"I remember phoning Acas in the snow outside as a result of there wasn't anywhere private. A few days later I was crying as I waited to cross the road on my way to the Jobcentre. A bloke asked why I was crying and I told him. He said he'd been sacked previously, and that I would be OK, I'd get another job, not to worry. That was therefore kind. Made me sense heaps more impressive. That was my turning point."
Like Petra, Jane found temporary work at initial. "They didn't care what I'd done previously, or why I wasn't doing it some more. I got a few extra entries on my CV therefore I can then say to my next workplace why I'd left my last job without fibbing - it was temporary work. I deliberate an workplace won't mind if you've been sacked once, if you show that you could work for other individuals afterwards. It's individuals who keep getting sacked that set a pattern that is going to scare a enployer off."
Should you tell a future workplace you were sacked from your last job? Yes, says the TUC's head of equality and employment rights, as a result of they might discover out anyway, and then you'll look dishonest.
"Employers appreciate honesty. They're frightened of individuals who fib on their CVs. What more impressive way to show you're honest than admit you were fired from your last post? If you say you've learned your lesson and you're a reformed sinner who realised you were in the wrong, it can go in your favour.
"Some of the greatest individuals were once sacked. Often those who give the most value are employees who have the maturity to face up to their mistakes and move on. Employers are human. Most of them want a decent relationship, and it's perfectly maybe, even in this economic climate, to admit you were sacked and get another job. You might well appeal to a decent workplace."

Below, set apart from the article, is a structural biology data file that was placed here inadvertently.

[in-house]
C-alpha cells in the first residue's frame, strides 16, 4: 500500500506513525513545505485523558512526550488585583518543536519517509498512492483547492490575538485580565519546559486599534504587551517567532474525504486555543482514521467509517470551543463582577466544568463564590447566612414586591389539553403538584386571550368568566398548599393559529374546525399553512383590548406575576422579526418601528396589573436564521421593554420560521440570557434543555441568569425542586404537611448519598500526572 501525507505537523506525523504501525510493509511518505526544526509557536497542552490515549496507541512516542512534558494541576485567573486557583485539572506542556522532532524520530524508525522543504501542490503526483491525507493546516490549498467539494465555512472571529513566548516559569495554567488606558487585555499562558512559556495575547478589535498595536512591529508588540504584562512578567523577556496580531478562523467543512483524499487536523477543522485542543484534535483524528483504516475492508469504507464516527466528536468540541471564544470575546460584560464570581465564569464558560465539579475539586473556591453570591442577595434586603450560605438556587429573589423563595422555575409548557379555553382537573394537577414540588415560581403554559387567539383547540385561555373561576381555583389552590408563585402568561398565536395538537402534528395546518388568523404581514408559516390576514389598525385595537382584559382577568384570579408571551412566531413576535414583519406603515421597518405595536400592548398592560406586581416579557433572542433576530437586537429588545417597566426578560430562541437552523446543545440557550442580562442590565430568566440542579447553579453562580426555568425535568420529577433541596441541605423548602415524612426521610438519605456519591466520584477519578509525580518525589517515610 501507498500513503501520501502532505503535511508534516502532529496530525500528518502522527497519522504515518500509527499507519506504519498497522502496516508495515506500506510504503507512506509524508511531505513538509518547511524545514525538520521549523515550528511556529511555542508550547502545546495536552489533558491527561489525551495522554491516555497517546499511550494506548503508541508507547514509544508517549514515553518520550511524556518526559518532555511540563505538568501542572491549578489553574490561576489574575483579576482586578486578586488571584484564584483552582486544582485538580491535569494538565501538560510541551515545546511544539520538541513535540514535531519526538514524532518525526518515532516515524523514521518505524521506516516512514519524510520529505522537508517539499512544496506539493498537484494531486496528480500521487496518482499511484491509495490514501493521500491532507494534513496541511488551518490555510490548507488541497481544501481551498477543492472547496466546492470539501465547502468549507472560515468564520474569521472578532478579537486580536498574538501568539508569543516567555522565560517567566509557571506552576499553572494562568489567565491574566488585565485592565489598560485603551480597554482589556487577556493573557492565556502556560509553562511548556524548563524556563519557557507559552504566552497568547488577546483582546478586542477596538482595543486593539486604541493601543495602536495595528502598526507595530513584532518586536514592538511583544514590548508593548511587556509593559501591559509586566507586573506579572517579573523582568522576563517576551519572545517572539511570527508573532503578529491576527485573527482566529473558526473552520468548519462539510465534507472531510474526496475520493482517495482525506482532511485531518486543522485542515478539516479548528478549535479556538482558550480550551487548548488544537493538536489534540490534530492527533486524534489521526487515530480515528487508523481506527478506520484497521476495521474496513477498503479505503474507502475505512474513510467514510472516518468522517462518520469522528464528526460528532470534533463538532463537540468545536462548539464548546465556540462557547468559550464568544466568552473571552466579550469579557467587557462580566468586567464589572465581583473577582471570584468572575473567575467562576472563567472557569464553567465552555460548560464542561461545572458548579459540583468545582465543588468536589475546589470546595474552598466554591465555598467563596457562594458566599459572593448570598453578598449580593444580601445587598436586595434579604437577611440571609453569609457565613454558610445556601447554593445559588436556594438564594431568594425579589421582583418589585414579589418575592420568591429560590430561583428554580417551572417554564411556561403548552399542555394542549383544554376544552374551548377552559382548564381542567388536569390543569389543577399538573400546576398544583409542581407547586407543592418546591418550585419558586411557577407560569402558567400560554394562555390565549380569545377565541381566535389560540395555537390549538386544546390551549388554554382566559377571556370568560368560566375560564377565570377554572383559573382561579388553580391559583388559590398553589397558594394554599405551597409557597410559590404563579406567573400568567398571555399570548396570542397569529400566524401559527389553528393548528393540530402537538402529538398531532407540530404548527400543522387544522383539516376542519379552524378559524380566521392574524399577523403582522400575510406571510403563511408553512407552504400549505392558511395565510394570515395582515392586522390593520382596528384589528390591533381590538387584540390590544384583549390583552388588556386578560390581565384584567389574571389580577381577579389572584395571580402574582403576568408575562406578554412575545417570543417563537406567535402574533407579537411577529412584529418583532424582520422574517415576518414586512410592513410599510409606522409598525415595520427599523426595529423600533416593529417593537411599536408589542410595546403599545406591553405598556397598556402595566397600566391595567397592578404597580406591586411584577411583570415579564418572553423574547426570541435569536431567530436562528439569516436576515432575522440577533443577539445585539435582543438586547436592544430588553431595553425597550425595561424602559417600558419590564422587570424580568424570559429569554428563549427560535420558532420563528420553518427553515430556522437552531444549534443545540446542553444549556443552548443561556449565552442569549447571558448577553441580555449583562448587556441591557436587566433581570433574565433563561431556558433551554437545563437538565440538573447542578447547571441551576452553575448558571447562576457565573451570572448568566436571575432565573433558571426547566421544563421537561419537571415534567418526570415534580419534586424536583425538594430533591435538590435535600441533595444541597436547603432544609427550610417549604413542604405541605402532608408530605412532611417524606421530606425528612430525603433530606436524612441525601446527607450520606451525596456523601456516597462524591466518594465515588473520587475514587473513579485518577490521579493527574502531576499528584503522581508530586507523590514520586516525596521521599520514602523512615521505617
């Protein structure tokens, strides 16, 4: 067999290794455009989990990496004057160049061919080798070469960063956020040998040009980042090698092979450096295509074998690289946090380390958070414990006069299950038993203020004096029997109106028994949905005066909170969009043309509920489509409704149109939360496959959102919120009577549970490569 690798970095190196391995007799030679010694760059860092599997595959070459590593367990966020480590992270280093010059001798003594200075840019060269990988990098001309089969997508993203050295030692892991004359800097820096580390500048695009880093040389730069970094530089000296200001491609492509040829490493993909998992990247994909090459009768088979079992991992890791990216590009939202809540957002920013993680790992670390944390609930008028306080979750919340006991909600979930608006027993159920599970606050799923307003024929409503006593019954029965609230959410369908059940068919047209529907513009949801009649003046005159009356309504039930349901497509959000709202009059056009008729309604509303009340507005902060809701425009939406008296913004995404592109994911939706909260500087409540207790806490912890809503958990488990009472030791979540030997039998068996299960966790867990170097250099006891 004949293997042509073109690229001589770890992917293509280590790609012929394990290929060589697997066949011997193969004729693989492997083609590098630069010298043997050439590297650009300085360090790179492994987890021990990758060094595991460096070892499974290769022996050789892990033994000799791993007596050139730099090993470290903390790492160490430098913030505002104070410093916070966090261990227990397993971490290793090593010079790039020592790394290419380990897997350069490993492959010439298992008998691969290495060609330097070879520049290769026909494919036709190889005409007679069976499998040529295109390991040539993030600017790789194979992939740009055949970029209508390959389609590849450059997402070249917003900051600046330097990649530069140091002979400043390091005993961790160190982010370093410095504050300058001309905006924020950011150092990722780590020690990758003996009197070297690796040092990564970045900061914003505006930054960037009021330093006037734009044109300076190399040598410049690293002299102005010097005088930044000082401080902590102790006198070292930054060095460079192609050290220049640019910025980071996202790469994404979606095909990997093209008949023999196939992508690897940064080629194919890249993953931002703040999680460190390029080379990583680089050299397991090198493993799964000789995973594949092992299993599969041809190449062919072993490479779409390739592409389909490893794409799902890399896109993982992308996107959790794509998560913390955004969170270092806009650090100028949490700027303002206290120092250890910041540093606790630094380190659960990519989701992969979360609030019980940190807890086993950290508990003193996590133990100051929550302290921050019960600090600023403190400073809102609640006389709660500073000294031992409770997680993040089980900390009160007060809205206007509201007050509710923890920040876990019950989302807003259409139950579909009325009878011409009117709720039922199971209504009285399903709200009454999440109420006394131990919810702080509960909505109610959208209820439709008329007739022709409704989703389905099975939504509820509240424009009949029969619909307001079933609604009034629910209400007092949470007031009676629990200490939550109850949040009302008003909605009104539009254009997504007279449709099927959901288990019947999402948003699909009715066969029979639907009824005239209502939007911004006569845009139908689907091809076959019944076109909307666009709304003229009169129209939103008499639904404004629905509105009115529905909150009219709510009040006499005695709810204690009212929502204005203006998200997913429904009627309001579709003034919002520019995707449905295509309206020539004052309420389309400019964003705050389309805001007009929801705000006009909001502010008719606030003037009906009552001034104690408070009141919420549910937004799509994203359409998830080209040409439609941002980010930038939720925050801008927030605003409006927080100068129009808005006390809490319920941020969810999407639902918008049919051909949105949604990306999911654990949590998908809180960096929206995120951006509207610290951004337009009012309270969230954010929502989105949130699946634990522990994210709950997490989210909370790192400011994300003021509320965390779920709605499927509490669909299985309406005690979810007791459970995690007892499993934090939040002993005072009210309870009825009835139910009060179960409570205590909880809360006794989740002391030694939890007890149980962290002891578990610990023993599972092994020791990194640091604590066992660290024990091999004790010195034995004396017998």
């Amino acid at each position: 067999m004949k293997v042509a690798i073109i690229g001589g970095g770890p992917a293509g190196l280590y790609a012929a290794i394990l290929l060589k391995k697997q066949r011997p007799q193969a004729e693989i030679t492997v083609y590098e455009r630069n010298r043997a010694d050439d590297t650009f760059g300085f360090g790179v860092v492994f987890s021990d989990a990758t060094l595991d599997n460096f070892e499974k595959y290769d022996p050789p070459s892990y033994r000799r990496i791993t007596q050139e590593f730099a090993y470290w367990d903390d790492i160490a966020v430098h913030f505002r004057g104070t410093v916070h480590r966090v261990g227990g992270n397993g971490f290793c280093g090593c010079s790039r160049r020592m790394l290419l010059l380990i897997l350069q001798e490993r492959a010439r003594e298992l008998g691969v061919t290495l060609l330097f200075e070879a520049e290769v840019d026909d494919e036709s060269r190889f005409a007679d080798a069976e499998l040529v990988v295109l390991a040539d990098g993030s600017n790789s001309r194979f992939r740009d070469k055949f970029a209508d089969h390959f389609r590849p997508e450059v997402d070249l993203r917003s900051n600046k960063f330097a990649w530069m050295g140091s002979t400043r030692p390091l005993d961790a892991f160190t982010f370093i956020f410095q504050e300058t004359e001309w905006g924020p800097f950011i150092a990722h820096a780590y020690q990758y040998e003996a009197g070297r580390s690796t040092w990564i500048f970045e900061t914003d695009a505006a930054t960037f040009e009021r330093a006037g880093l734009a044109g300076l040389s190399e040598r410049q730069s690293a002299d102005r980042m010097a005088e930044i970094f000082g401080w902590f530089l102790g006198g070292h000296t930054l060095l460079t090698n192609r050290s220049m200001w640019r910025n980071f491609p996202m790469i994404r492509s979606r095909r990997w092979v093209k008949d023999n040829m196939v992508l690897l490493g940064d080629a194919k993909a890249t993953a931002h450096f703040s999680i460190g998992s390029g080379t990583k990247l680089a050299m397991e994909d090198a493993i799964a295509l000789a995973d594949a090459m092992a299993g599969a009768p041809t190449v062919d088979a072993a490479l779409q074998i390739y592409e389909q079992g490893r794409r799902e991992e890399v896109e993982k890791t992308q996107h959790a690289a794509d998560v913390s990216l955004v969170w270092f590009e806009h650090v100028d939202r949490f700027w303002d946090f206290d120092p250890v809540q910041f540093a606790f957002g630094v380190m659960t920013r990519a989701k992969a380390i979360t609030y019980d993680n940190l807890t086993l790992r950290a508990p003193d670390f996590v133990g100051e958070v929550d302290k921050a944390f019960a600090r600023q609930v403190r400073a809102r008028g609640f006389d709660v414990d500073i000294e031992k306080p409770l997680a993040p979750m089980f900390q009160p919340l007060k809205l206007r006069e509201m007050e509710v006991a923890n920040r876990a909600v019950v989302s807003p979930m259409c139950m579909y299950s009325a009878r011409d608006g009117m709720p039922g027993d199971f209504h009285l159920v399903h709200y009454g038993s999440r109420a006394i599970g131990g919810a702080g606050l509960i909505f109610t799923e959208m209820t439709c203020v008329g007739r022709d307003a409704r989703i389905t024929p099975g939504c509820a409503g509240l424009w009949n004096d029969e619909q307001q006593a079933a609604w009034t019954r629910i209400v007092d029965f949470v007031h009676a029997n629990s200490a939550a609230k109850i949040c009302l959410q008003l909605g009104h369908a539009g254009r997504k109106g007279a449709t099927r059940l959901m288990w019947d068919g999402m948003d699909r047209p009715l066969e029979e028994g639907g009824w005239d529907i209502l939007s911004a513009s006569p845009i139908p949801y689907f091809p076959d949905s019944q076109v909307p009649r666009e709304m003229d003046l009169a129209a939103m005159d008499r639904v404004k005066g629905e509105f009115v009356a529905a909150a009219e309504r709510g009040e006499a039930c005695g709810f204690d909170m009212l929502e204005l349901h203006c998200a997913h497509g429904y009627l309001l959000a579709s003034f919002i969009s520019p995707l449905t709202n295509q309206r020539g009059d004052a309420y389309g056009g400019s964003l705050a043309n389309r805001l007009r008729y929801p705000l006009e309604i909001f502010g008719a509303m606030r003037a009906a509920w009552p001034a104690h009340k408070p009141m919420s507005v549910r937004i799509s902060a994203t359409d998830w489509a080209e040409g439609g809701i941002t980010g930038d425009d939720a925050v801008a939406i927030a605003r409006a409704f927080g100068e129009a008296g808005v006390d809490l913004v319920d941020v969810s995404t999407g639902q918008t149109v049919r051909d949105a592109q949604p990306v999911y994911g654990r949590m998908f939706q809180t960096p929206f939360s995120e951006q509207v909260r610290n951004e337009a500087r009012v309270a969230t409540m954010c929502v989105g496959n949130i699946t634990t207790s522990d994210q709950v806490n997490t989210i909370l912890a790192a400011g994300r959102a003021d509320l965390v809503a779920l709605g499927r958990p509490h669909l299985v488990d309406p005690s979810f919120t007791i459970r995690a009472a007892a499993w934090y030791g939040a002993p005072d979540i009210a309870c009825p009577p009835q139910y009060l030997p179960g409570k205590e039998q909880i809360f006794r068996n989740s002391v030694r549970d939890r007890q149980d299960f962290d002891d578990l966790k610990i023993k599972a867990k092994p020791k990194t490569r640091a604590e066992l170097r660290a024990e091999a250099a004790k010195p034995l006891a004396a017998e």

Many famous individuals have been fired, then gone on to become highly successful, including Vogue editor Anna Wintour. For any individuals, being sacked confirmed them realise they weren't cut out to be an employee. This is what happened when Bob was fired from two architect jobs.
"The initial time I got sacked I worked for a small firm run from the owner's house. I had no proper notice. There was no discussion. I just came back from the site to discover all my stuff in a cardboard box with the boss hiding behind a locked door upstairs. It knocked me back. The way it was done was cowardly and wrong but, reflecting on it now, I deliberate that job coincided with a bout of undiagnosed depression, therefore I may have been a pain to work with.
"After that experience I deliberate I went too far the other way and was too eager to please. I couldn't settle and was fired again. I now know I have a minor form of bipolar disorder. At work I can be loud and bumptious (and productive), but then acquire clouds of gloom and anxiety.
"I suppose that bosses might see the initial as insubordination and the second as laziness. The only long-term solution for me was to set up my own practice, which I've done and which has been very successful. Of course, that's not maybe for everyone."